Symptom list

According to the American Cancer Society, prostate cancer (PCa) is the second most common type of cancer found in American men and the second leading cause of cancer death after lung cancer, with approximately 241,000 new cases reported in 2011. It is estimated that annually one in six men will be diagnosed with PCa, yet only 1 in 36, or approximately 34,000, is expected to die of the disease. Because PCa is typically not lethal, more men die with their disease than from it, making PCa management costly.

Today, blood tests for prostate specific antigen (PSA) are widely used to screen for PCa. This article will describe the current controversies in using this tumor biomarker and introduce two very different novel markers for detecting PCa: a proPSA isoform of free PSA, and PCA3, a nucleic acid marker.

The PCa Diagnostic Dilemma

While detecting PCa benefits many men, the blood test most frequently used to detect the disease, PSA, is less than perfect. The controversy over PSA screening was rekindled recently when The U.S. Preventive Services Task Force released an updated statement on PSA testing for men with a "D" rating, recommending for the first time that healthy men avoid getting regular PSA tests (1).

The reasons for this controversy are many; however, much attention has been focused on the limited specificity of PSA for detecting PCa, especially significant PCa. The latter is defined as a cancer that will shorten a man's life and typically has a Gleason Score (GS) of 7 or greater. Depending on the clinical setting, the cancer positivity rate of typical prostate biopsies from men with elevated PSA levels is only 20–40%. In other words, as many as four out of five prostate biopsies result in negative findings for PCa.

In fact, every year in the U.S. as many as 750,000 prostate biopsies are negative. These negative biopsies come with significant cost to the healthcare system, as well as considerable medical risks to the patient. For example, rectal bleeding following biopsy is fairly common, and the procedure itself poses a significant risk for infection. Furthermore, patients increasingly are infected with fluoroquinolone-resistant E. coli (2).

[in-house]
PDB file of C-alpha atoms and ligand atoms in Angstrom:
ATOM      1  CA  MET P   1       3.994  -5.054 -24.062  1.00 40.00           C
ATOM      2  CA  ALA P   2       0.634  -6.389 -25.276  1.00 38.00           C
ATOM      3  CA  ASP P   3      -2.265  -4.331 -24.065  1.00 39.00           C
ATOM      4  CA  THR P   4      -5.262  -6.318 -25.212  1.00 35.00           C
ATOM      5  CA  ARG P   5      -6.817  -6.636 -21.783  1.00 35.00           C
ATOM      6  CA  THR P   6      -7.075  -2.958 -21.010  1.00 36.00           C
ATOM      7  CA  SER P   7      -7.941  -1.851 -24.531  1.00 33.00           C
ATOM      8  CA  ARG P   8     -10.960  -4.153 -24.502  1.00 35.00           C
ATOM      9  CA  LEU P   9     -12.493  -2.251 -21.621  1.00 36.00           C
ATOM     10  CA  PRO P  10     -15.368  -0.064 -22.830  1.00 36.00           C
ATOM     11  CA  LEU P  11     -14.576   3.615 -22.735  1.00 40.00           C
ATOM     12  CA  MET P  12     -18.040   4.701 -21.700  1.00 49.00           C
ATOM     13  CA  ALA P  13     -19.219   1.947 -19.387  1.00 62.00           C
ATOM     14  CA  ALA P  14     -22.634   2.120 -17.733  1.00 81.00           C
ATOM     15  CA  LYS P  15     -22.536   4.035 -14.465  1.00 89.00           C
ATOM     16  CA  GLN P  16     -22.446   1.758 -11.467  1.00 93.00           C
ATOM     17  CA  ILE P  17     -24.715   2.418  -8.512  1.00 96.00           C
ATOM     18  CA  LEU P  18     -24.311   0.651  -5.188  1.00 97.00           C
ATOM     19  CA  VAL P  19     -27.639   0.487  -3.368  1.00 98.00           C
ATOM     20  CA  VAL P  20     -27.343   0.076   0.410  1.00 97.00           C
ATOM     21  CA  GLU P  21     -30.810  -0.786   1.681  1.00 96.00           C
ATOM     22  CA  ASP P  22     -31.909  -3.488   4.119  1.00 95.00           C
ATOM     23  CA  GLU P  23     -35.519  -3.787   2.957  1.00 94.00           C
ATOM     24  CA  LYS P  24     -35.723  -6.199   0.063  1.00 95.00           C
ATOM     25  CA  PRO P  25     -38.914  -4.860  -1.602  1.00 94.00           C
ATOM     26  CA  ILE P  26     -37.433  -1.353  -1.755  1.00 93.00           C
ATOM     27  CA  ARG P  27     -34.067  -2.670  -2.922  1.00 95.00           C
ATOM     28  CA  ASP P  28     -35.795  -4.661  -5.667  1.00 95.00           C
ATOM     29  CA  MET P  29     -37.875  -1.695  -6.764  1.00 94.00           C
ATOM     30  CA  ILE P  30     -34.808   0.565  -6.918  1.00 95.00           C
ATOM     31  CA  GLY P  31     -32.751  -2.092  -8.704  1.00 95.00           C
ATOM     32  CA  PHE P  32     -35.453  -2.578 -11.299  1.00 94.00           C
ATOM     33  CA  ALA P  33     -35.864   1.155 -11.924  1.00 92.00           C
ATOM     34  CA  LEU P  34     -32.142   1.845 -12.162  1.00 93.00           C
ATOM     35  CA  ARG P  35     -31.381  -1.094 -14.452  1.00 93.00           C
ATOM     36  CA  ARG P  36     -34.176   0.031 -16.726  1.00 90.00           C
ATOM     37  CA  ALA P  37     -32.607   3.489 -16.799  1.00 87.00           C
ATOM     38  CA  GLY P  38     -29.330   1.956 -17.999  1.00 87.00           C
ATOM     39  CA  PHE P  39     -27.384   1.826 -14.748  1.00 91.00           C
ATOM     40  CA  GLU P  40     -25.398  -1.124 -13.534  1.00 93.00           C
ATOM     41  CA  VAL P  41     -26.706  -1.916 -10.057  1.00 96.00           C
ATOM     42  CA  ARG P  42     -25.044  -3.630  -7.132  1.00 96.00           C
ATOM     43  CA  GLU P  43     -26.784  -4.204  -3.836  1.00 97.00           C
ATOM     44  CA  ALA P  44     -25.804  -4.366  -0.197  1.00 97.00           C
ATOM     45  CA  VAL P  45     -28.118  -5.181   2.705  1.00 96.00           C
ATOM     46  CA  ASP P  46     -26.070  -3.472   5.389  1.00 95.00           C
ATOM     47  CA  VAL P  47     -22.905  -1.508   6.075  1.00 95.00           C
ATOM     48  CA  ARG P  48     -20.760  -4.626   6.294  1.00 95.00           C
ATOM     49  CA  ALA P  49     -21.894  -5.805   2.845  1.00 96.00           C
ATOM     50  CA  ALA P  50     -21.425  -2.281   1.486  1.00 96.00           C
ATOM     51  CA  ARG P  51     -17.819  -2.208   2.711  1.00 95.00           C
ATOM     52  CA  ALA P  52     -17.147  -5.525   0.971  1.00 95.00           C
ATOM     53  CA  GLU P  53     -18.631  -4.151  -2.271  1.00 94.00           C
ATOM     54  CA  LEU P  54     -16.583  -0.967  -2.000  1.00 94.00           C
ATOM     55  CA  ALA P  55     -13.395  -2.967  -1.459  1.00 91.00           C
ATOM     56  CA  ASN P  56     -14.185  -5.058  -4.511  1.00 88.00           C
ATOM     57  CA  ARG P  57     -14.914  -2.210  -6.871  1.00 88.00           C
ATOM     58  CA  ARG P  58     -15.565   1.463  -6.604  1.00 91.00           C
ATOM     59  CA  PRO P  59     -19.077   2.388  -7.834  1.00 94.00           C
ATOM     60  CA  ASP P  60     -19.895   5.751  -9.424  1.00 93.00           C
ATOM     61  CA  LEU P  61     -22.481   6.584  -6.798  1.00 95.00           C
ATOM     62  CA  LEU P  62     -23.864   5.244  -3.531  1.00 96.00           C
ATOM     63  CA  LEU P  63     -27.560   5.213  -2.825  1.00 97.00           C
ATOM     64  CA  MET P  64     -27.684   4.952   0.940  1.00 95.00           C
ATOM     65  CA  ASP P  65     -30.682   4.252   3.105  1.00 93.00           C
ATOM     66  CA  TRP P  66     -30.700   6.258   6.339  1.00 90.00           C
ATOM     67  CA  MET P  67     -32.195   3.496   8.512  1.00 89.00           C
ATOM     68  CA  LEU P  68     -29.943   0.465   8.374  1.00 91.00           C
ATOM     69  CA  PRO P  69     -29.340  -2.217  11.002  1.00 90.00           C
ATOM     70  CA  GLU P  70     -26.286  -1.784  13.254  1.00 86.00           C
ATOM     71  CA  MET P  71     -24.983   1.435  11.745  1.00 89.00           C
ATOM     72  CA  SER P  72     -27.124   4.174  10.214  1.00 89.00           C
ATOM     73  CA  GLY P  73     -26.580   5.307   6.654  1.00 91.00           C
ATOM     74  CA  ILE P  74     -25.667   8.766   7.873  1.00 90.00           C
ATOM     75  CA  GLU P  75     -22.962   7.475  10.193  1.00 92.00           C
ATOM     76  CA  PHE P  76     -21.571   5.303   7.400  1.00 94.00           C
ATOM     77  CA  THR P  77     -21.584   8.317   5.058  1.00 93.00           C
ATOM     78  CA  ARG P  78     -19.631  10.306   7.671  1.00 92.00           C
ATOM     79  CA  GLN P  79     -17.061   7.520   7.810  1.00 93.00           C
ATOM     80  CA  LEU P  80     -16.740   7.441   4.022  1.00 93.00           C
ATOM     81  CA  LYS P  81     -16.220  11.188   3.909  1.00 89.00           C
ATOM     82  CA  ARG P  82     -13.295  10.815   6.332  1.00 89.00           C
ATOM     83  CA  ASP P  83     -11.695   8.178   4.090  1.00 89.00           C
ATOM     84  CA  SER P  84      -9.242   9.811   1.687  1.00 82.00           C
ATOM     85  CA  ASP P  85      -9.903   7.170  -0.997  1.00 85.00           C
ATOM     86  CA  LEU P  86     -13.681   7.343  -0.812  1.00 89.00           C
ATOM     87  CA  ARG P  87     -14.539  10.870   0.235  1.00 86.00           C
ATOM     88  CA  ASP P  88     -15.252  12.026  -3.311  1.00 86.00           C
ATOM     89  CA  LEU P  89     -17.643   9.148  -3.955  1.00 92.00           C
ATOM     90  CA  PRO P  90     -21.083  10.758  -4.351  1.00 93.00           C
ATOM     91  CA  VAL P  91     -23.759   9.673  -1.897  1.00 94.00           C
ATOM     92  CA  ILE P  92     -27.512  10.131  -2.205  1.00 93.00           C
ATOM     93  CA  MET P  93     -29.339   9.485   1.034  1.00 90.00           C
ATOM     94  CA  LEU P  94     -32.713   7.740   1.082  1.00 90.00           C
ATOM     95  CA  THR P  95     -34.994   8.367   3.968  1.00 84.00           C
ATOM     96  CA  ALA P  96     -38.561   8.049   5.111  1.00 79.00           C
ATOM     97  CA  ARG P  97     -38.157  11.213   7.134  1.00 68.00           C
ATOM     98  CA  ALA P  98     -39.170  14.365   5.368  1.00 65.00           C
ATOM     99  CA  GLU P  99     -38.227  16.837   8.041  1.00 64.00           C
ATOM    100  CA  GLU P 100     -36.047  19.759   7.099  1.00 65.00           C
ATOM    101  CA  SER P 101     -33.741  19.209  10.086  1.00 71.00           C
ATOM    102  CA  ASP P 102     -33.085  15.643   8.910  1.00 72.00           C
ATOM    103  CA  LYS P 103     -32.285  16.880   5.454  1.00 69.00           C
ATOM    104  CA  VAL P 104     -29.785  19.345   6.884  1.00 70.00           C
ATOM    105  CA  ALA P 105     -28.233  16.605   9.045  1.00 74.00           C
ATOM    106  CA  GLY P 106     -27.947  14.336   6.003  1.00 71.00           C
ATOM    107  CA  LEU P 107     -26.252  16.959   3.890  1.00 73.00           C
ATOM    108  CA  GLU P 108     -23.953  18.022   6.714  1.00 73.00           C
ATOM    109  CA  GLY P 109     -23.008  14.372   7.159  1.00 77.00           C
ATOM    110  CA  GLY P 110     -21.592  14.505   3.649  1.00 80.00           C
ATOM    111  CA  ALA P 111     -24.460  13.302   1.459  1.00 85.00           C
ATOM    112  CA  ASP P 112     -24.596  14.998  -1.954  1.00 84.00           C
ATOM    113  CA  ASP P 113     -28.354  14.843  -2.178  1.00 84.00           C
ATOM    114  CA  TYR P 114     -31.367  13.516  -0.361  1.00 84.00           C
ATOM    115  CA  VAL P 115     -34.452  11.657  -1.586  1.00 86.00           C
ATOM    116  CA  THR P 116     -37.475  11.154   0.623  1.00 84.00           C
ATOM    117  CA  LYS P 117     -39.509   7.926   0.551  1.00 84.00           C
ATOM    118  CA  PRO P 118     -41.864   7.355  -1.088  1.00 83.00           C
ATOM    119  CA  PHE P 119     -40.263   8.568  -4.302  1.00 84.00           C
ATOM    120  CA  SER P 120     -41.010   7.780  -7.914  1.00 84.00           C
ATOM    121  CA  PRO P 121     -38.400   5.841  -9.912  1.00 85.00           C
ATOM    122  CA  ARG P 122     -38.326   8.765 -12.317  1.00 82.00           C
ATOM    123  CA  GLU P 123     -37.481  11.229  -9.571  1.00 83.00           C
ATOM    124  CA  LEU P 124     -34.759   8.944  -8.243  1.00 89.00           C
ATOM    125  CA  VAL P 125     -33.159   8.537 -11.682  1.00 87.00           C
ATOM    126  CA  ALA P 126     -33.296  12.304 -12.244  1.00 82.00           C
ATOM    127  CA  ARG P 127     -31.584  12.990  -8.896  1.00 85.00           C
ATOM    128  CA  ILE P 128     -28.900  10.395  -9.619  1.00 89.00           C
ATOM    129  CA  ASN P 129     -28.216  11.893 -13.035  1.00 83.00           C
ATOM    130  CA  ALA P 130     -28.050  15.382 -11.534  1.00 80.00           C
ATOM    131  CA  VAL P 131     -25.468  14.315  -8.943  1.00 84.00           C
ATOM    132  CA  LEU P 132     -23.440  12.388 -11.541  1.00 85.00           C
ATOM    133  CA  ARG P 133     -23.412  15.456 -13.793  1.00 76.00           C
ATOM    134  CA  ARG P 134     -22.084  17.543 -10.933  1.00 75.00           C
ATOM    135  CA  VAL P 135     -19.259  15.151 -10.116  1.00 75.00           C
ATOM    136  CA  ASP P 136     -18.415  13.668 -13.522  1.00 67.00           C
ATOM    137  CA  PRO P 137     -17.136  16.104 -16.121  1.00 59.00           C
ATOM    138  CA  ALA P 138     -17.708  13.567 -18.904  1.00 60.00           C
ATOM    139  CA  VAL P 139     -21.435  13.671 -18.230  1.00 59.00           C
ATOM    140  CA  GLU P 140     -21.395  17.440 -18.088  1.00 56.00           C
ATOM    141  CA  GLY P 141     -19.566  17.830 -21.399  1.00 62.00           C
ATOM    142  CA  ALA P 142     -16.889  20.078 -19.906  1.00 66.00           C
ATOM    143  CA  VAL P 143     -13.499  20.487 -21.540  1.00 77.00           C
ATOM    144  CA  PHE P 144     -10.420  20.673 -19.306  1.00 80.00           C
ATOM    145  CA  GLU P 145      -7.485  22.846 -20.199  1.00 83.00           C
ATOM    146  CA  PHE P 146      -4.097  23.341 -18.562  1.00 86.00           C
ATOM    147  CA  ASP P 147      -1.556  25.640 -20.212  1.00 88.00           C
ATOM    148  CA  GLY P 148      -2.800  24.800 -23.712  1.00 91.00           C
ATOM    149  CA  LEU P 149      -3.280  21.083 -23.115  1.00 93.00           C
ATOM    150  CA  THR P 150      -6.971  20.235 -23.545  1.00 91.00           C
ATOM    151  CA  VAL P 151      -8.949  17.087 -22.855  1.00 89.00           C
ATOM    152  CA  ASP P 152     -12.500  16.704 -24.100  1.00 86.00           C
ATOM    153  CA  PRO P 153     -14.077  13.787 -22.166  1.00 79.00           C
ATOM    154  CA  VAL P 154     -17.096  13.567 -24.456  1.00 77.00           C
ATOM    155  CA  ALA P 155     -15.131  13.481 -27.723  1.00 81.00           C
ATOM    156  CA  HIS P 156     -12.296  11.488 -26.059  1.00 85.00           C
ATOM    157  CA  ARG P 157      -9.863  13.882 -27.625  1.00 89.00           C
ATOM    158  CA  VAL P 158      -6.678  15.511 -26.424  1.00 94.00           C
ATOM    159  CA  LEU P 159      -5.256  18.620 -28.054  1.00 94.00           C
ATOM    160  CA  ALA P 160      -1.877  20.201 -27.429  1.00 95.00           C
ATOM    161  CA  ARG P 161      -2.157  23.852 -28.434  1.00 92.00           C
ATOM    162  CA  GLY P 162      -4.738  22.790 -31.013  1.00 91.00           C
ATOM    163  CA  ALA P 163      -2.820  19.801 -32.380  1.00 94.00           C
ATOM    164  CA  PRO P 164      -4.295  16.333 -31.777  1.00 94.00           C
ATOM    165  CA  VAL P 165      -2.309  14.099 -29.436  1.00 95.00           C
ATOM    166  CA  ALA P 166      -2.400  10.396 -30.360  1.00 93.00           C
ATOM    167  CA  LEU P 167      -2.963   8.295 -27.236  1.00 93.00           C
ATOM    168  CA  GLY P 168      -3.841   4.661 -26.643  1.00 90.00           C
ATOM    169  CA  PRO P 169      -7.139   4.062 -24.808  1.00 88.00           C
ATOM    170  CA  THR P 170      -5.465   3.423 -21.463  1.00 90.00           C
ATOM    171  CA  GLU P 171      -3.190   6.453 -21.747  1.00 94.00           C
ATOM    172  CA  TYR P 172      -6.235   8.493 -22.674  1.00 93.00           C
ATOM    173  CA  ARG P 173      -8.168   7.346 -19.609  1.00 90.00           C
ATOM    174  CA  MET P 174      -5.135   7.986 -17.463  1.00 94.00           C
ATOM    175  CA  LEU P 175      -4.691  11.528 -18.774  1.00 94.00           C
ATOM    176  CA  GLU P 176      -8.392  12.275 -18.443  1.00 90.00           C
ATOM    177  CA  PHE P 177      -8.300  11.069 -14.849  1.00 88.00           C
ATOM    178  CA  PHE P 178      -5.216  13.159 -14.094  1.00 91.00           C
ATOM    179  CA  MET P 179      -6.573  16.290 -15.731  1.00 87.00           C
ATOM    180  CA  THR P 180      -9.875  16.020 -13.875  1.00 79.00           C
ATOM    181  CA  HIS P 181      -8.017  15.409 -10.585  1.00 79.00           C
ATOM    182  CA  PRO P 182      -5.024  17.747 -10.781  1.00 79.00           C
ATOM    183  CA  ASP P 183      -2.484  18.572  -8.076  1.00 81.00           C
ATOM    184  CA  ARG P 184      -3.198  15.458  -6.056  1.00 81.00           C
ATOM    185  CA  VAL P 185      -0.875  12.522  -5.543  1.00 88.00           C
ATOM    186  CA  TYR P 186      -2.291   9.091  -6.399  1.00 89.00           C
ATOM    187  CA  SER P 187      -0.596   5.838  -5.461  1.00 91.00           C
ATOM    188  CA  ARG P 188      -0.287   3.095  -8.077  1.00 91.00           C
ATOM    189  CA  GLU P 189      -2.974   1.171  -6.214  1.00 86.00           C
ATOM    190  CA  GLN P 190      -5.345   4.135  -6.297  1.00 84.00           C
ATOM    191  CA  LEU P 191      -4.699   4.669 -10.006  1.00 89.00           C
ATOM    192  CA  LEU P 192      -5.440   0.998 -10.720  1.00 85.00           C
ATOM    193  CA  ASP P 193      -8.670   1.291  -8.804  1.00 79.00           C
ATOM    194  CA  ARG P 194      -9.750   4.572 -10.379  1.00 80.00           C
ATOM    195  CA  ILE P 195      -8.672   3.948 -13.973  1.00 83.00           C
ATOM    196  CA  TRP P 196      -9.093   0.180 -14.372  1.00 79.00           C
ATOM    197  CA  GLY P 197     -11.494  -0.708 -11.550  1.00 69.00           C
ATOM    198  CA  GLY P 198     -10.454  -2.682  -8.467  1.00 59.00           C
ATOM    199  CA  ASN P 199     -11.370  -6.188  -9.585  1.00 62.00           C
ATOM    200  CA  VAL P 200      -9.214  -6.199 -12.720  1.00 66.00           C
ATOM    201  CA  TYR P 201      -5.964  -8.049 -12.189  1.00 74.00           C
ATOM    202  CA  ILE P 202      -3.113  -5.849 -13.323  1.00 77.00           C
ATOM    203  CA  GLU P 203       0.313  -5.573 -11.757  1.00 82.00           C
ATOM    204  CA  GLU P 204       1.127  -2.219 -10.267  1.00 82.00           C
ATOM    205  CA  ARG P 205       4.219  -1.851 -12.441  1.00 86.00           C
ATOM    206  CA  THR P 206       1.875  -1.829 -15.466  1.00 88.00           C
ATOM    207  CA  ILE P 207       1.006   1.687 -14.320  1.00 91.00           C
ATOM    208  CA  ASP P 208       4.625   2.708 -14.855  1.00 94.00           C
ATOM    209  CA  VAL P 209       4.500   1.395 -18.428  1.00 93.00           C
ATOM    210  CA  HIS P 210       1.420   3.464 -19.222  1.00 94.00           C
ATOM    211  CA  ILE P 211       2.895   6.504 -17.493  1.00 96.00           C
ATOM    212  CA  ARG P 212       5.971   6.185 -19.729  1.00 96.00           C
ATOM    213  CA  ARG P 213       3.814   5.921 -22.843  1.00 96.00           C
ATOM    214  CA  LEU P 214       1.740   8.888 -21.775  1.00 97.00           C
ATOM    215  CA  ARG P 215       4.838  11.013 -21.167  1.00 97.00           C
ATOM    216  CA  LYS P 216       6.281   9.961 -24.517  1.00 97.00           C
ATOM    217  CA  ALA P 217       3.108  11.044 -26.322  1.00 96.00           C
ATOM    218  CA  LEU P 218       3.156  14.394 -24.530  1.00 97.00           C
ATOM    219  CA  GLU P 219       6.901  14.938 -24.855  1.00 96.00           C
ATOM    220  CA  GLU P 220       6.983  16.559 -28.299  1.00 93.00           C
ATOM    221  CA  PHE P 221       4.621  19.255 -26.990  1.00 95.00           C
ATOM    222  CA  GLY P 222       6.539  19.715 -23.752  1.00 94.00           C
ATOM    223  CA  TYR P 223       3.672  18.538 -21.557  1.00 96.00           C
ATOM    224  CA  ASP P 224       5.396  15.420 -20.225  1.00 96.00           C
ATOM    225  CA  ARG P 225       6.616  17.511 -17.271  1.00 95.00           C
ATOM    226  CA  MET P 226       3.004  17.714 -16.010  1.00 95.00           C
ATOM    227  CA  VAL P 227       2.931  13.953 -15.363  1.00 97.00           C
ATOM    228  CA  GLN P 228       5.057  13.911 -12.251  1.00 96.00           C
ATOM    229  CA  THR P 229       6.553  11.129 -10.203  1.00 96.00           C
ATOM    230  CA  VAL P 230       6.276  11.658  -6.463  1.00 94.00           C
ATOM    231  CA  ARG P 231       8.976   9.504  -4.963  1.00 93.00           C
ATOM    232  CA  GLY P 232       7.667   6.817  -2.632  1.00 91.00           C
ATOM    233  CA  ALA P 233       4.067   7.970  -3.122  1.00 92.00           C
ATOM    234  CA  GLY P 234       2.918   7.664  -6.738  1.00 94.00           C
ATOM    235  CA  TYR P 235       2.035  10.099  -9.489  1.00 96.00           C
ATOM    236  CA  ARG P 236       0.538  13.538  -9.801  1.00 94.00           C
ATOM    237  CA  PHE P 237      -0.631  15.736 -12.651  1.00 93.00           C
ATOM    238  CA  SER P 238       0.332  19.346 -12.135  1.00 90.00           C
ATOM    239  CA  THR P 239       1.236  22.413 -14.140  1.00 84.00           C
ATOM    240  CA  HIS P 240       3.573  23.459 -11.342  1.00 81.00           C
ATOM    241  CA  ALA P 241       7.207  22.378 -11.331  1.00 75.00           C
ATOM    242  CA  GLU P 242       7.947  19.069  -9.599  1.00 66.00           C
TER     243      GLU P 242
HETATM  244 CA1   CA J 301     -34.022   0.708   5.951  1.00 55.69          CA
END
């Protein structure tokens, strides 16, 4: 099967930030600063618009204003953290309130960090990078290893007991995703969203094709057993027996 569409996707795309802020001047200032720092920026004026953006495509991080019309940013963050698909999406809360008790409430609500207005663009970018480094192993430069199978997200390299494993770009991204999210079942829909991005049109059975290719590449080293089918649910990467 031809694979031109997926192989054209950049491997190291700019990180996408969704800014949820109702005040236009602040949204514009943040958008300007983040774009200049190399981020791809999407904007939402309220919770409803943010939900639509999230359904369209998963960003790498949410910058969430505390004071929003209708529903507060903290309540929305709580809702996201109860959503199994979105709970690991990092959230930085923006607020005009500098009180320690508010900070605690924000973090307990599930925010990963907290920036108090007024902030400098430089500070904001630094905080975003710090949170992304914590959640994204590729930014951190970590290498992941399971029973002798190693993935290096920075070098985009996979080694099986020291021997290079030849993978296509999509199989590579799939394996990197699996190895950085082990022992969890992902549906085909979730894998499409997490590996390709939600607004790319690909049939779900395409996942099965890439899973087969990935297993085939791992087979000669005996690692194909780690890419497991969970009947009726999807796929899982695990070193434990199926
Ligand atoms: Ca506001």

When a prostate biopsy is positive for cancer, the dilemma becomes how to appropriately manage the man's treatment. Certainly, a high-grade cancer (GS ≥7) should prompt consideration of aggressive treatment options. But the decision whether to treat a low-grade cancer, such as a GS 6, is less clear. Even some GS 7 cancers can be appropriately managed with conservative treatment. Many of these cancers do not kill men over a 10–20 year time period, and physicians have many treatment options available. Therefore, the challenge is how to make PSA a better marker for significant PCa.

PSA: The First Biomarker for PCa

In 1986, the Food and Drug Administration (FDA) first approved PSA as a biomarker for monitoring men with PCa. Shortly thereafter, it gained popularity as an aid in detecting PCa and was approved in 1994 for PCa screening. As the limitations of PSA as a PCa detection tool became increasingly apparent, however, researchers and clinicians explored derivatives of PSA in an attempt to increase the marker's specificity.

Further research showed that the rate of PSA increase—the velocity or doubling time—appeared to be an important indicator of significant disease. Researchers also looked at the percent of free PSA as a function of total PSA as a means to improve cancer specificity. Even after considerable research, the diagnostic performance of PSA today does not match, for example, that of cardiac troponin in diagnosing acute myocardial infarctions.

Does PSA Screening Save Lives?

Given this controversy, it's important to ask if PSA screening save lives. In general, the assumption is that screening saves men's lives by prompting earlier therapy. A number of modestly powered studies have in fact demonstrated that PSA increases the number of cancers detected while they are still localized, thereby increasing life expectancy for men with the disease.

In the 2000s, however, investigators initiated several larger efforts to determine whether a systematic PSA screening program decreases PCa mortality in men. Two such studies were simultaneously reported in April 2009 in the New England Journal of Medicine.

The Prostate, Lung, Colorectal and Ovarian (PLCO) Cancer Screening Trial was a large population based randomized trial designed and sponsored by the National Cancer Institute (NCI) to determine the effects of screening on cancer-related mortality and secondary endpoints in men and women age 55 to 74. This multi-centric study failed to demonstrate a mortality benefit for PSA screening (3).

In fact, the authors reported that the rate of deaths did not differ between the screened and non-screened groups. Unfortunately, the control (non-screened) arm of the study contained a large number of men who had received prior PSA testing, which created a contamination bias underestimating the benefit of screening. Furthermore, some subjects in the screened group had actually received PSA tests prior to the study, potentially skewing the results because prostate cancers could have been detected previously.